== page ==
in 1959. Mann co-wrote the song with Mike Anthony (Michael Logiudice). In 1961, Mann had his greatest success to that point with "I Love How You Love Me", written with Larry Kolber and a no. 5 scoring single for the band The Paris Sisters, (seven years later, Bobby Vinton's version would score in the Top 10). The same year, Mann himself reached the Top 40 as a performer with a novelty song co-written with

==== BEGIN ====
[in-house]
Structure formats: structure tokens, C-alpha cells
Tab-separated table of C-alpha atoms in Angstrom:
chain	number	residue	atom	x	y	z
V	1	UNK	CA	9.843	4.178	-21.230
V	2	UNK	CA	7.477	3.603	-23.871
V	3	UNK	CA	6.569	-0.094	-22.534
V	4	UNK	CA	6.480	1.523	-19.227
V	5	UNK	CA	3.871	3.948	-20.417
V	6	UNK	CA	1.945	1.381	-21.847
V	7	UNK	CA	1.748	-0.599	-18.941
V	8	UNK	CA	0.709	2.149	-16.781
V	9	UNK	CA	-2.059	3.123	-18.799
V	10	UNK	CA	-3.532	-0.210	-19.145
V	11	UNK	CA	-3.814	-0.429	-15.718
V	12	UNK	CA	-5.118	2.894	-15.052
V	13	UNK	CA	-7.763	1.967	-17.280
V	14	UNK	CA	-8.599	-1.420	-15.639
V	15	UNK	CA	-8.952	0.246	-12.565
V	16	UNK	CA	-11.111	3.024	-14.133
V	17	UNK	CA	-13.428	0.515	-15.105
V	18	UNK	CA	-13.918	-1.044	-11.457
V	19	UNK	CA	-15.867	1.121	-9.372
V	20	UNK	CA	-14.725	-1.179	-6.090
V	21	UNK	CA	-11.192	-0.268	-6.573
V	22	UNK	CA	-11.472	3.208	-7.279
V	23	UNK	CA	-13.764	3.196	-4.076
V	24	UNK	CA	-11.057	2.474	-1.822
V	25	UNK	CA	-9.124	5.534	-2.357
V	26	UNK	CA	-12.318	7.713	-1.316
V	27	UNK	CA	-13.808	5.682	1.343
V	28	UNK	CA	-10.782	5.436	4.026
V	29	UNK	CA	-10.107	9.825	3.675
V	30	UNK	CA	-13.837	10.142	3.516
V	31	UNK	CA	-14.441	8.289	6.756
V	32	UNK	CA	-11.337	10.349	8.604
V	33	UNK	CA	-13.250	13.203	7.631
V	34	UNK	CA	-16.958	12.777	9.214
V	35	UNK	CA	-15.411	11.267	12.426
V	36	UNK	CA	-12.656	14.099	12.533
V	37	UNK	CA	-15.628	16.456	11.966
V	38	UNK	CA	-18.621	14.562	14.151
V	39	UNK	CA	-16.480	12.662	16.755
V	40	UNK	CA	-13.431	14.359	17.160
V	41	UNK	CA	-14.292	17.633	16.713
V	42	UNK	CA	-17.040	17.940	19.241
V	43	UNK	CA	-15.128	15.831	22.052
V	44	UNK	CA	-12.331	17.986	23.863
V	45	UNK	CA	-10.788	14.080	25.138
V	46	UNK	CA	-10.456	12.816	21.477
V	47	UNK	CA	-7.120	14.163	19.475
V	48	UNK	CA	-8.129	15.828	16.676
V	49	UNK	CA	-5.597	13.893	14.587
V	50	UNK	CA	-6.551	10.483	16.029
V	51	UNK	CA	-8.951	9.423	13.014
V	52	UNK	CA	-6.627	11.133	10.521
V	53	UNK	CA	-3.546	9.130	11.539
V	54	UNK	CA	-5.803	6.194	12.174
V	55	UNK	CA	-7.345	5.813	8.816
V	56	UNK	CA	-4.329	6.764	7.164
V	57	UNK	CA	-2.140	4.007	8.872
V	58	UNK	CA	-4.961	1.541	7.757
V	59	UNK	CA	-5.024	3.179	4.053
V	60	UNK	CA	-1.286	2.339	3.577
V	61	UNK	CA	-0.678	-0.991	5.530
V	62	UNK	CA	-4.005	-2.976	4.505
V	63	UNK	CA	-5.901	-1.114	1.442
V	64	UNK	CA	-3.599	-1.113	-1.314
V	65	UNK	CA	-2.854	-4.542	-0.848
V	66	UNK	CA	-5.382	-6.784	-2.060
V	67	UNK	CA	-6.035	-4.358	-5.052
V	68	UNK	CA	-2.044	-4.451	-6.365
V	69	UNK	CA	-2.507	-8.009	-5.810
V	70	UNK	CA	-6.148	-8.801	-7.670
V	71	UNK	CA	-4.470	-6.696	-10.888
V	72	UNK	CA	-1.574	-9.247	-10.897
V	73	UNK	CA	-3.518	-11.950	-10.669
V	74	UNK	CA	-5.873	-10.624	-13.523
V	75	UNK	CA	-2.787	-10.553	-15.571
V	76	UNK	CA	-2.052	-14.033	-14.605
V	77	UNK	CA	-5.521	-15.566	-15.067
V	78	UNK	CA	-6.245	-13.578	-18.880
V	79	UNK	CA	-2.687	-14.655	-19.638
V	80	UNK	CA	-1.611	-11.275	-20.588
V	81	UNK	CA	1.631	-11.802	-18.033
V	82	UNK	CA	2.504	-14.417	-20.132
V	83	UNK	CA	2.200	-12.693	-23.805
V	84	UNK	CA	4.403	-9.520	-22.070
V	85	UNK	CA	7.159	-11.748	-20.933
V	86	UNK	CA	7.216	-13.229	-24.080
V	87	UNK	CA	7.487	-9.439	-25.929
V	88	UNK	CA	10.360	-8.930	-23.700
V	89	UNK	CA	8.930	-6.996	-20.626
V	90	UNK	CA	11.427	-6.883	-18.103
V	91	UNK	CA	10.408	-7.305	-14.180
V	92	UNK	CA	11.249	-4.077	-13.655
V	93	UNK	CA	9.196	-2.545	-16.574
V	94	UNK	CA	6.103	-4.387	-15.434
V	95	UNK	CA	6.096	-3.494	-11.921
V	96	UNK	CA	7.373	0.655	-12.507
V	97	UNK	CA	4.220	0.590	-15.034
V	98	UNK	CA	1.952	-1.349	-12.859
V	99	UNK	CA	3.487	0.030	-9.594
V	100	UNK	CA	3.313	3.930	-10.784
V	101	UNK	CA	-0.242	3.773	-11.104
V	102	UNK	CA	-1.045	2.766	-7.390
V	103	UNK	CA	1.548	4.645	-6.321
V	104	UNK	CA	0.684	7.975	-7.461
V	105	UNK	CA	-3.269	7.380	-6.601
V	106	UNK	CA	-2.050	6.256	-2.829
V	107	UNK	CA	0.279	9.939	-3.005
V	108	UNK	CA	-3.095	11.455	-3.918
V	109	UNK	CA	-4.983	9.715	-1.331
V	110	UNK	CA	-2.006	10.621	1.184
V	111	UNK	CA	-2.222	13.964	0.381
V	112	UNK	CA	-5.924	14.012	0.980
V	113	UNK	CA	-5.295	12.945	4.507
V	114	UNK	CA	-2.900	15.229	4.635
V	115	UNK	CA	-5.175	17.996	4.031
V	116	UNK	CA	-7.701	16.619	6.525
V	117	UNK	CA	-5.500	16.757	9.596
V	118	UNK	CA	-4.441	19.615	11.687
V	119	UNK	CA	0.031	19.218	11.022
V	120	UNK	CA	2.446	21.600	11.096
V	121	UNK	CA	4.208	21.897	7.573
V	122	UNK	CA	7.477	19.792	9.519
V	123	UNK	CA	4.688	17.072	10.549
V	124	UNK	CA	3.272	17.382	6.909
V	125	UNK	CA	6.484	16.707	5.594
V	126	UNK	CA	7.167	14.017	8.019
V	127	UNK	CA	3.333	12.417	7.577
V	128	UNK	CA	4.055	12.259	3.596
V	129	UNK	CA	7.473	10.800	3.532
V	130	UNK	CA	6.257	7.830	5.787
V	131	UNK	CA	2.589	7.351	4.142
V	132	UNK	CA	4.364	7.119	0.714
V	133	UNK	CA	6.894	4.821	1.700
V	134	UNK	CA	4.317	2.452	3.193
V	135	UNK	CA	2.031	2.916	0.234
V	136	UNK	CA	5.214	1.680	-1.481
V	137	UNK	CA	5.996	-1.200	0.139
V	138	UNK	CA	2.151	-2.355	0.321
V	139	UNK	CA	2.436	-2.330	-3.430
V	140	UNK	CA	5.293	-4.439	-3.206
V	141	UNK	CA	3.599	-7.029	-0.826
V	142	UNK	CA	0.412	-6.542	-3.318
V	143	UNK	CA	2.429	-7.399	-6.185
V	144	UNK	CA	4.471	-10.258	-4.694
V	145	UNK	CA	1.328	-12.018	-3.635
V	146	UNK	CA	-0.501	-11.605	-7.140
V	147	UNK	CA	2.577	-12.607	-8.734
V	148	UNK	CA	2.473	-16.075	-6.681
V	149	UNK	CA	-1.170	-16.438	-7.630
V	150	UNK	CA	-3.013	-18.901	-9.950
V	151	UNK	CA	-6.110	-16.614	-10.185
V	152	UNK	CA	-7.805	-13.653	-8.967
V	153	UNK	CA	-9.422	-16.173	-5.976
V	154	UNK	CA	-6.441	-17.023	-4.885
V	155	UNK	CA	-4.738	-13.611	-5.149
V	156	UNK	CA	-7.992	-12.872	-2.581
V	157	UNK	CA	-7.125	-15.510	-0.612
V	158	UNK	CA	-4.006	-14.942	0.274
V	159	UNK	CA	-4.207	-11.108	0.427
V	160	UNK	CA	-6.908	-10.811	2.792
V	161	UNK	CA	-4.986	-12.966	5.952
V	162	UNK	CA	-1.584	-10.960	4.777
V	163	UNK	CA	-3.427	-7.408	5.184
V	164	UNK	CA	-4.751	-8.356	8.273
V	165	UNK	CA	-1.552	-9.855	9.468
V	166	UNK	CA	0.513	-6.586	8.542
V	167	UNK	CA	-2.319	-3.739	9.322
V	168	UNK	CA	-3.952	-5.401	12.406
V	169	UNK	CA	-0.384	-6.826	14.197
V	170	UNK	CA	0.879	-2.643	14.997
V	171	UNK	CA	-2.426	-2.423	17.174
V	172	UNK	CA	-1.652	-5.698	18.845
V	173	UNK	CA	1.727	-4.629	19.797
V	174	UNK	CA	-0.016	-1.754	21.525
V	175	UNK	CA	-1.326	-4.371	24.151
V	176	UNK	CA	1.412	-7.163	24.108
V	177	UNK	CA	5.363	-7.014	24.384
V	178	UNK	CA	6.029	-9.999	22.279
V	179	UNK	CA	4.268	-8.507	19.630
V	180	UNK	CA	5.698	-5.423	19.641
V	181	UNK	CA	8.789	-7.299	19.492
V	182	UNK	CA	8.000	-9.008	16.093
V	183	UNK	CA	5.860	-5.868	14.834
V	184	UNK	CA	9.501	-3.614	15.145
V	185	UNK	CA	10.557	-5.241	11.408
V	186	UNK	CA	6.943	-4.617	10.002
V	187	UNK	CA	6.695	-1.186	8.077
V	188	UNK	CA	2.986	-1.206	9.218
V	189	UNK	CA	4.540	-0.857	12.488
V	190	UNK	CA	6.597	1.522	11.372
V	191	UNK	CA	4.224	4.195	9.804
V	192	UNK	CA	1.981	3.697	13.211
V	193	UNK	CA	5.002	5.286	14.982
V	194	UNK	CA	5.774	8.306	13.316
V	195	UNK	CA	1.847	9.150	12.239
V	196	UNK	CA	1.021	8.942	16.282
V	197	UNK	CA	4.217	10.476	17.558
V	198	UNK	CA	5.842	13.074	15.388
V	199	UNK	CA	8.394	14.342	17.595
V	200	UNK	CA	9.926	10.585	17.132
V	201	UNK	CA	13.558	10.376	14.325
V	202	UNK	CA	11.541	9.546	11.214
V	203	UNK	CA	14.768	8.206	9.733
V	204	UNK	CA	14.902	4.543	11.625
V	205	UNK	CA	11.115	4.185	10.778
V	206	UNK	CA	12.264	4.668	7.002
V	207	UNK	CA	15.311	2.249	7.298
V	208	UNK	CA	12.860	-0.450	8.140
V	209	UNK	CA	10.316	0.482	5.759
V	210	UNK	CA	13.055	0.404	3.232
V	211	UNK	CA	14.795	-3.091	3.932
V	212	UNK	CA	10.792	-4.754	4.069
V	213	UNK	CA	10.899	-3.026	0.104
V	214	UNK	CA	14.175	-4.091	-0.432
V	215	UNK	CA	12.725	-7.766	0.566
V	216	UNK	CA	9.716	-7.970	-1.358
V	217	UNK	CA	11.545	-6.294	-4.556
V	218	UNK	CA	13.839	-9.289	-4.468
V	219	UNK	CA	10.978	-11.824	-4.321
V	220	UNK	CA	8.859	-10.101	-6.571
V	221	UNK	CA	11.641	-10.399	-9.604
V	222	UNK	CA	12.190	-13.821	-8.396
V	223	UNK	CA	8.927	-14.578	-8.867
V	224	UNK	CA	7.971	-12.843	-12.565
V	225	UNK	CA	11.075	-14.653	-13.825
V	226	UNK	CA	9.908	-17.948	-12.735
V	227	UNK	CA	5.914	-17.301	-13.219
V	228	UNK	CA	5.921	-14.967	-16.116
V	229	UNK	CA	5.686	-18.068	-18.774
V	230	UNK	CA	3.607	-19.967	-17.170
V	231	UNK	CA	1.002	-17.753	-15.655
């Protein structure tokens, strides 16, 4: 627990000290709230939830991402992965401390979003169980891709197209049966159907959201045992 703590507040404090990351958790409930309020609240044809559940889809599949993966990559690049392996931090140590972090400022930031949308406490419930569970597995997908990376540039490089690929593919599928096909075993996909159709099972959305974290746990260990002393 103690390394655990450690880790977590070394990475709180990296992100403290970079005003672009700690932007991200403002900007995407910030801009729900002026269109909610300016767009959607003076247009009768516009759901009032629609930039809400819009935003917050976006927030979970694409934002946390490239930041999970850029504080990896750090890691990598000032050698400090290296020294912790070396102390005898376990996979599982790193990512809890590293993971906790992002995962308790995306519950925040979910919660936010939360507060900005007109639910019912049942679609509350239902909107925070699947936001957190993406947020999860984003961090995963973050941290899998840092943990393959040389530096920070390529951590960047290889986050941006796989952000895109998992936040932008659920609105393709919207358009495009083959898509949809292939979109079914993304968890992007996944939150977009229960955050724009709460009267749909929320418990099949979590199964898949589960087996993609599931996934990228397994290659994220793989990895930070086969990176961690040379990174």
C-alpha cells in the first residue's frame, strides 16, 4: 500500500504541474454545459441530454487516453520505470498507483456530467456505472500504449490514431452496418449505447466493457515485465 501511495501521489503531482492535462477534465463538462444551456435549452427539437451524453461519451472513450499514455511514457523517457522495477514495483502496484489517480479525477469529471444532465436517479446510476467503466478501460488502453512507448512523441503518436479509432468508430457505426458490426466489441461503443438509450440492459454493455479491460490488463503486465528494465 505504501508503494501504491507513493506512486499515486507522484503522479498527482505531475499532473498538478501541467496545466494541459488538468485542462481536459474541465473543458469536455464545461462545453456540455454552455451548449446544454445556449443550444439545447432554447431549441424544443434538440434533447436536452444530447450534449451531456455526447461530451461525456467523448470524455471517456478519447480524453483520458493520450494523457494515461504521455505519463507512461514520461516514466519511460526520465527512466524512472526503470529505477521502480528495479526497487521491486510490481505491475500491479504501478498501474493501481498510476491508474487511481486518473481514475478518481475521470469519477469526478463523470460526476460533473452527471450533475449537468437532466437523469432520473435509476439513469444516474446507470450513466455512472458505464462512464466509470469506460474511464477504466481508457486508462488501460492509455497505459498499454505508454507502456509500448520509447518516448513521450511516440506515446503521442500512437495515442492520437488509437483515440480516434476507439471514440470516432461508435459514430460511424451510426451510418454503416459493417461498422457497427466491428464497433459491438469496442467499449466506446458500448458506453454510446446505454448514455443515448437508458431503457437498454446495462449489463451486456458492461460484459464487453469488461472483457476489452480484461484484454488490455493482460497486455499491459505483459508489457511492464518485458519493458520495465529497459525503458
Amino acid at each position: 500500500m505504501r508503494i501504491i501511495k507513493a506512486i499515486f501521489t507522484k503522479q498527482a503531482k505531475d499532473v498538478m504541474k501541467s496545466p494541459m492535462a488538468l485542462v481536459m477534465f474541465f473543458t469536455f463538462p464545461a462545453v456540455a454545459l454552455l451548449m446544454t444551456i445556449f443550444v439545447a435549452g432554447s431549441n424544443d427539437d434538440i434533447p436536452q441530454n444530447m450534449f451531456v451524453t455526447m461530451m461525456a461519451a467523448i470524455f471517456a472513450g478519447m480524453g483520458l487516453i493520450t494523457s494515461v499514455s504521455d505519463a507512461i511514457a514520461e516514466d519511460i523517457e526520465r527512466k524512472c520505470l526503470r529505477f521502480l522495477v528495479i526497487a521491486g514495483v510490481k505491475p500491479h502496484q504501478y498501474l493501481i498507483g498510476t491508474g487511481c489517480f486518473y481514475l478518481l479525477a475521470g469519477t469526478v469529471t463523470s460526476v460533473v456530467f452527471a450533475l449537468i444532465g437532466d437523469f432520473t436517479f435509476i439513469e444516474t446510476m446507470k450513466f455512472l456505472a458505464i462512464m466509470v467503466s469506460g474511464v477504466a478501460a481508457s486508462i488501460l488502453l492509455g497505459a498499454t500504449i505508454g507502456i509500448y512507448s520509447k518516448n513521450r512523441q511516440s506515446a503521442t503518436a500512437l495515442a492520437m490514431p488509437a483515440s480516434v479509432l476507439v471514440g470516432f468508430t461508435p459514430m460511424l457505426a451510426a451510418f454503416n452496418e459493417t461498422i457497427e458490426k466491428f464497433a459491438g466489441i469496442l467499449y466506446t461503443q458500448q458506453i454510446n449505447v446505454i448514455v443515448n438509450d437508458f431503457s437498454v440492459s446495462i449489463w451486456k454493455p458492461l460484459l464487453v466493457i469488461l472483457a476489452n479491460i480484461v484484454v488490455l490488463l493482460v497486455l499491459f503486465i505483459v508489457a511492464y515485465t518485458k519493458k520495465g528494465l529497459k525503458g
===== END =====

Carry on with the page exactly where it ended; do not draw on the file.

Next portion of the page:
Gerry Goffin Gerald Goffin (February 11, 1939 – June 19, 2014) was an American lyricist. Collaborating initially with his first wife, Carole King, he co-wrote many international pop hits of the early and mid-1960s, including the US No.1 hits " Will You Lov ...